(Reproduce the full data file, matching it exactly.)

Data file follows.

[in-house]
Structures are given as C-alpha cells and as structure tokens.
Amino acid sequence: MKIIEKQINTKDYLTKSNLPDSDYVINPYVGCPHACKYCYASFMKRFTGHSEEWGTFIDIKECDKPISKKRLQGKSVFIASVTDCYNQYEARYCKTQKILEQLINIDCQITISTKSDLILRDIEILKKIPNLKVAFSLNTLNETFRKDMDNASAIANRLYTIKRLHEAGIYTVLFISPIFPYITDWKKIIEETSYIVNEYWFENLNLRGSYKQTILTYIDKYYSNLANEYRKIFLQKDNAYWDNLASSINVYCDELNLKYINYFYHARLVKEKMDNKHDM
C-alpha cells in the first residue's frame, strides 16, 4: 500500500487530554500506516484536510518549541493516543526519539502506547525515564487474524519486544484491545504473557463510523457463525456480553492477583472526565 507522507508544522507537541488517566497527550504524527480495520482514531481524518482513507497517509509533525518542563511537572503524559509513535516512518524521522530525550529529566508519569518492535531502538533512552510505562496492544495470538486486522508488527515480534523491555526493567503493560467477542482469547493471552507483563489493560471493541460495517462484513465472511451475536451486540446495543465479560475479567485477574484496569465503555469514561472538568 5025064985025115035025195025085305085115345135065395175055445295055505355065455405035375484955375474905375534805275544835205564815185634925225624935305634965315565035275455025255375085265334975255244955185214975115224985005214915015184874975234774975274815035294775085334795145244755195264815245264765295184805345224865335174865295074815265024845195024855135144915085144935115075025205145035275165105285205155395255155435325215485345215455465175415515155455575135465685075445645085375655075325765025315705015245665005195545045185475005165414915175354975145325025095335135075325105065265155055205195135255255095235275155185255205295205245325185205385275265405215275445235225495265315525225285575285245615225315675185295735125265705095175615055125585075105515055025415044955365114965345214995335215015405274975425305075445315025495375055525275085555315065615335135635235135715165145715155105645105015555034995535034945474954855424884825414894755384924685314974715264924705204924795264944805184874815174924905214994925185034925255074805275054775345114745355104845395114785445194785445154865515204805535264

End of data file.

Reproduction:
[in-house]
Structures are given as C-alpha cells and as structure tokens.
Amino acid sequence: MKIIEKQINTKDYLTKSNLPDSDYVINPYVGCPHACKYCYASFMKRFTGHSEEWGTFIDIKECDKPISKKRLQGKSVFIASVTDCYNQYEARYCKTQKILEQLINIDCQITISTKSDLILRDIEILKKIPNLKVAFSLNTLNETFRKDMDNASAIANRLYTIKRLHEAGIYTVLFISPIFPYITDWKKIIEETSYIVNEYWFENLNLRGSYKQTILTYIDKYYSNLANEYRKIFLQKDNAYWDNLASSINVYCDELNLKYINYFYHARLVKEKMDNKHDM
C-alpha cells in the first residue's frame, strides 16, 4: 500500500487530554500506516484536510518549541493516543526519539502506547525515564487474524519486544484491545504473557463510523457463525456480553492477583472526565 507522507508544522507537541488517566497527550504524527480495520482514531481524518482513507497517509509533525518542563511537572503524559509513535516512518524521522530525550529529566508519569518492535531502538533512552510505562496492544495470538486486522508488527515480534523491555526493567503493560467477542482469547493471552507483563489493560471493541460495517462484513465472511451475536451486540446495543465479560475479567485477574484496569465503555469514561472538568 5025064985025115035025195025085305085115345135065395175055445295055505355065455405035375484955375474905375534805275544835205564815185634925225624935305634965315565035275455025255375085265334975255244955185214975115224985005214915015184874975234774975274815035294775085334795145244755195264815245264765295184805345224865335174865295074815265024845195024855135144915085144935115075025205145035275165105285205155395255155435325215485345215455465175415515155455575135465685075445645085375655075325765025315705015245665005195545045185475005165414915175354975145325025095335135075325105065265155055205195135255255095235275155185255205295205245325185205385275265405215275445235225495265315525225285575285245615225315675185295735125265705095175615055125585075105515055025415044955365114965345214995335215015405274975425305075445315025495375055525275085555315065615335135635235135715165145715155105645105015555034995535034945474954855424884825414894755384924685314974715264924705204924795264944805184874815174924905214994925185034925255074805275054775345114745355104845395114785445194785445154865515204805535264